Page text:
to fail to get the point of the solo like so many - or rather his principal
player does. Tilson Thomas judges well the "Klezmer"
passages a little later in the movement making the arrival of the other
"Wayfarer" quote in the centre, warmly and affectionately
phrased, contrast so well with it. So why not the double bass? I am
sorry to press this point but it continues to perplex me why conductors
cannot deliver what is needed. The return of the "Bruder Martin"
march in the closing passage of the movement is distinguished by malevolent
squawks from the clarinet and the distinction with which the deep brass
play the counter theme. This latter contribution provides, for me, a
moment of adolescent world-weariness that made me smile: a lovely touch
matched only by the march music that seems to re-cross our path like
something not too distant from the neighbourhood of Charles Ives. With
this conductor on the rostrum, this is not such a fanciful notion.
The opening of the fourth movement is distinguished
by some powerful brass playing well caught by the wide range of the
sound recording. Tilson Thomas does hold back and coax out the big theme
of the second subject more than he perhaps should but, as I wrote earlier,
this symphony can stand quite a bit of such coaxing. Just as well really
because this is the movement where he allows himself more of the kind
of rubato and ritardars he would have learned by example from his mentor
Leonard Bernstein - most notably in the coda where he rather "grandstands"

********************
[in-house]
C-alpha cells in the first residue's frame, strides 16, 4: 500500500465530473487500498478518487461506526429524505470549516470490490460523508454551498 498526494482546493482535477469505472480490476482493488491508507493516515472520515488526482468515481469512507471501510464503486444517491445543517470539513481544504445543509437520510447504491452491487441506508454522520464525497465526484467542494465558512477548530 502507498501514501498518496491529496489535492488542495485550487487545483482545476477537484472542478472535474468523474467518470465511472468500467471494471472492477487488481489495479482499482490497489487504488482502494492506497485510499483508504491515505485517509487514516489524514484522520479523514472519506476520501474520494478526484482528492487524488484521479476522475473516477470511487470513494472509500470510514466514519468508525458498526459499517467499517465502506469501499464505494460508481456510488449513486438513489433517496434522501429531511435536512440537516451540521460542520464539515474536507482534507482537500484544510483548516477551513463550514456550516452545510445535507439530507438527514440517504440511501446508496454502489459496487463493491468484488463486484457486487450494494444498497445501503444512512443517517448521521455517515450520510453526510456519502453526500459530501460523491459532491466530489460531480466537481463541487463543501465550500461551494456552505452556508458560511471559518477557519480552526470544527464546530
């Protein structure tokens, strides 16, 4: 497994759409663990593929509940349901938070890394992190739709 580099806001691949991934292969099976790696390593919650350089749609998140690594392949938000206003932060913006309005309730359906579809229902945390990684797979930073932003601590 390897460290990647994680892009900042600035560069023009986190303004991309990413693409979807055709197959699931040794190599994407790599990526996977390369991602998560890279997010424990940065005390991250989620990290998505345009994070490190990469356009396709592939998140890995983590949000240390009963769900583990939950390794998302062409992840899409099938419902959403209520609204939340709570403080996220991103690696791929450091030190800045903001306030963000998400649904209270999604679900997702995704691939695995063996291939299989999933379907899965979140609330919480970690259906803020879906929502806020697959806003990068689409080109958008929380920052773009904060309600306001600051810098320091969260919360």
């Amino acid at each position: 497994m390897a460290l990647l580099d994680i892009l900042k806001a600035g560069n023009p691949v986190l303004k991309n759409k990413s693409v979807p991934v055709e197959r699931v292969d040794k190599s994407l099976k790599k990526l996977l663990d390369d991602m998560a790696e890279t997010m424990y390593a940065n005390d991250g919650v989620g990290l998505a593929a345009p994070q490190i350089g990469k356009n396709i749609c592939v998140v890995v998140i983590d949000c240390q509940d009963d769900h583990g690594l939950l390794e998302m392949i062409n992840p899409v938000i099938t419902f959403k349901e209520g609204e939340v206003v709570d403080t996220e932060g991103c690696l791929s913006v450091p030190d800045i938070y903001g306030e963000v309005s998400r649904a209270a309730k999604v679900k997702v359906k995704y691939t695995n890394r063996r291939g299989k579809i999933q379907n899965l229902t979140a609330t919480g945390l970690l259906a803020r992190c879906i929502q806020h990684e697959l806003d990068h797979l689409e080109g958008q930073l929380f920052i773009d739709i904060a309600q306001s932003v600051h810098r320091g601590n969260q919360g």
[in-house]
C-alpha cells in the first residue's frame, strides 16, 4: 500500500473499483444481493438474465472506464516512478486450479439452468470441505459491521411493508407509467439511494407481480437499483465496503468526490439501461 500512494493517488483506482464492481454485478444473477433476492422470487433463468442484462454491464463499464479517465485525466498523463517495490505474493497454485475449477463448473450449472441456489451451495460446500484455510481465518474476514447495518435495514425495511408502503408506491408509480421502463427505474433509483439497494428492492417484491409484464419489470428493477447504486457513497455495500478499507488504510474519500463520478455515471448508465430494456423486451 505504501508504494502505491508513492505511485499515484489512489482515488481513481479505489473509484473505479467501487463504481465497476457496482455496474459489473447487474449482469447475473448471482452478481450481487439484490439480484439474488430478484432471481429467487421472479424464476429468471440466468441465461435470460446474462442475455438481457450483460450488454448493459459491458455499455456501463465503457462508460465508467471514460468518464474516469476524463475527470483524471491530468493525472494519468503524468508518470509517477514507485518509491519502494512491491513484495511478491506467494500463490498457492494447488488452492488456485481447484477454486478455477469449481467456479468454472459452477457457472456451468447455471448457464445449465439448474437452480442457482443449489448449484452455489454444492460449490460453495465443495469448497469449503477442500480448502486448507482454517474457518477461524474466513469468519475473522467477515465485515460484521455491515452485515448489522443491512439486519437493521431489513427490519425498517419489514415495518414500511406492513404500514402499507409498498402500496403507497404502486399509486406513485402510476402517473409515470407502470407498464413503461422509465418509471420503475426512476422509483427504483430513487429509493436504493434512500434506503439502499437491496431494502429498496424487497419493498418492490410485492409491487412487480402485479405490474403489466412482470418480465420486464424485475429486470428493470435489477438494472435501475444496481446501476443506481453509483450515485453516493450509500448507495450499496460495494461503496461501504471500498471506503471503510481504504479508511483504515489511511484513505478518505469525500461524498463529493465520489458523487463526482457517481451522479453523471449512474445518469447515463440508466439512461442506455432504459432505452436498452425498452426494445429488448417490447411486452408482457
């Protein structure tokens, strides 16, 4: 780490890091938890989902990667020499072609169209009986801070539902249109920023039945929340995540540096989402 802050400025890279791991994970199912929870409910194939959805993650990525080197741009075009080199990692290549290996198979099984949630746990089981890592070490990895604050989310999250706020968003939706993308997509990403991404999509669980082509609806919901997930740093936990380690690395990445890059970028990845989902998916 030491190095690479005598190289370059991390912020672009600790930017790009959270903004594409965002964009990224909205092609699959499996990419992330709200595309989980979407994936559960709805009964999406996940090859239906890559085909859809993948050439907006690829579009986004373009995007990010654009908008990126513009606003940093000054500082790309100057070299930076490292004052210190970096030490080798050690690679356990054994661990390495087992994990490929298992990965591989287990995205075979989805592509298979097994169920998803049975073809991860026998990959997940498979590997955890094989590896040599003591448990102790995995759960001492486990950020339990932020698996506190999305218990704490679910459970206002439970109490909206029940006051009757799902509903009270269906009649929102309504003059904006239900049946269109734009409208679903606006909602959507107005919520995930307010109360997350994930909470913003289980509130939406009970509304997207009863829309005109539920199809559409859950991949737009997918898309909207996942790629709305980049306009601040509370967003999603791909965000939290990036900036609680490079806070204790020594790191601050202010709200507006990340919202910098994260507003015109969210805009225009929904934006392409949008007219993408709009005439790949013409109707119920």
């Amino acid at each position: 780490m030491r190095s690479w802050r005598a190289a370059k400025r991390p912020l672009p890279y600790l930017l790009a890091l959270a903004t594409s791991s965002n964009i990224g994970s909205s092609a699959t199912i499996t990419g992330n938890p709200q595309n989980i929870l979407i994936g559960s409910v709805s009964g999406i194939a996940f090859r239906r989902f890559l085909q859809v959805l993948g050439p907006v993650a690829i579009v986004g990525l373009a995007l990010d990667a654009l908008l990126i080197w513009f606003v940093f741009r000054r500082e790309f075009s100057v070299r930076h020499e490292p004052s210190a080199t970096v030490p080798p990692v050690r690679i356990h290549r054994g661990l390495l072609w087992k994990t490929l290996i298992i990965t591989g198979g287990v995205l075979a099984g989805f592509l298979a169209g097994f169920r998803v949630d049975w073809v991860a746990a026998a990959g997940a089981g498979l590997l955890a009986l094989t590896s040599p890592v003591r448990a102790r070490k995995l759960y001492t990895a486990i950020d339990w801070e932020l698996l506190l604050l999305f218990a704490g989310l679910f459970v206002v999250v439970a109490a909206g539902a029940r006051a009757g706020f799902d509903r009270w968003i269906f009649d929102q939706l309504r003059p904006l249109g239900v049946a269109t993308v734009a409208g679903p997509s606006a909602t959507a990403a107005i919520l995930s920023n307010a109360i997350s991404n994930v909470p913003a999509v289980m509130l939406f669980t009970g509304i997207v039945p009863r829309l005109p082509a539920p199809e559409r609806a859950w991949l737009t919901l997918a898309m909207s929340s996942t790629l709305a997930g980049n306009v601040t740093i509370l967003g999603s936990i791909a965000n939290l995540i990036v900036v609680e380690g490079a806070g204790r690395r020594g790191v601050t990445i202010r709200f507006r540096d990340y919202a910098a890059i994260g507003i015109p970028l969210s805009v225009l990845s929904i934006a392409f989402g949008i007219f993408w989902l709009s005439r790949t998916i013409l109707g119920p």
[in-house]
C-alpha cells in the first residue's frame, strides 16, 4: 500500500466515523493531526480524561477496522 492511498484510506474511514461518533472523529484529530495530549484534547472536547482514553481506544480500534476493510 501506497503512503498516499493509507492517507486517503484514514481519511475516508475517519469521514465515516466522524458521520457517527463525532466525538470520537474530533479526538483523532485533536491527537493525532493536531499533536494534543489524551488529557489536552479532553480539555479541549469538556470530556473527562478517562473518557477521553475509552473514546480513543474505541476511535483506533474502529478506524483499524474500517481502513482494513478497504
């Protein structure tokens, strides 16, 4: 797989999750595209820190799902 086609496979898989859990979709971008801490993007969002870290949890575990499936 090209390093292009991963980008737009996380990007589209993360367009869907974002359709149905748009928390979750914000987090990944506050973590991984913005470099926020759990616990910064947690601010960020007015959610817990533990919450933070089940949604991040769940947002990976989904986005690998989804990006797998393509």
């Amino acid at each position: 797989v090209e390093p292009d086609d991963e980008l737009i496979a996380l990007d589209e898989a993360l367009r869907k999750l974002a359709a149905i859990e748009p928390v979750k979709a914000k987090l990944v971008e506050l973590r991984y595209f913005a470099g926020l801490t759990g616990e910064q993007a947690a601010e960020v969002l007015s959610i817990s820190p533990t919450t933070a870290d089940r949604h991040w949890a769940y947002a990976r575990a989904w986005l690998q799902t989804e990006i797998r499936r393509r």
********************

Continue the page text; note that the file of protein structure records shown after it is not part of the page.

unashamedly. Donít misunderstand me. It is thrilling to hear it played
like this once in a while. But it does make me wish the decision had
been taken by the producers to leave in the applause that must have
greeted the close of any of the "live" performances from which
this recording has been made. I think the end of the work as played
like this would have sounded more appropriate with the sound of hands
clapping after it. If you are going to make recordings "live"
then why not include the audience as part of the performance?
The playing of the San Francisco Symphony Orchestra
is sharp, alert, colourful and committed. The brass is especially distinguished
with attack and depth. The sound recording does have a wide dynamic
range so a few volume adjustments will be necessary, but nothing too
troublesome, I think. Among modern recordings this one certainly deserves
consideration, but this is a very crowded field. Set against
Horenstein (Unicorn UKCD2012), Walter (Sony SM2K 64447) and Kubelik
(DG 449 735-2GOR) among older versions and Bernstein (DG 431 036-2),
Haitink (Philips 420 936-2) and Boulez (DG 289 459 610-2) among more
recent versions, it is hard to justify recommending it as a "must
have". Fine though it is with some really imaginative touches,
If you fancy a brand new Mahler First for your collection,
this is certainly one to consider. For those planning to collect the
whole Tilson Thomas cycle there need be no worries at all.
See Tony Duggan's Comparative
review of Mahler 1 recordings
Online purchase www.shopsfsymphony.org
Distribution in North America by Delos Records.
Distribution outside North America by Avie Records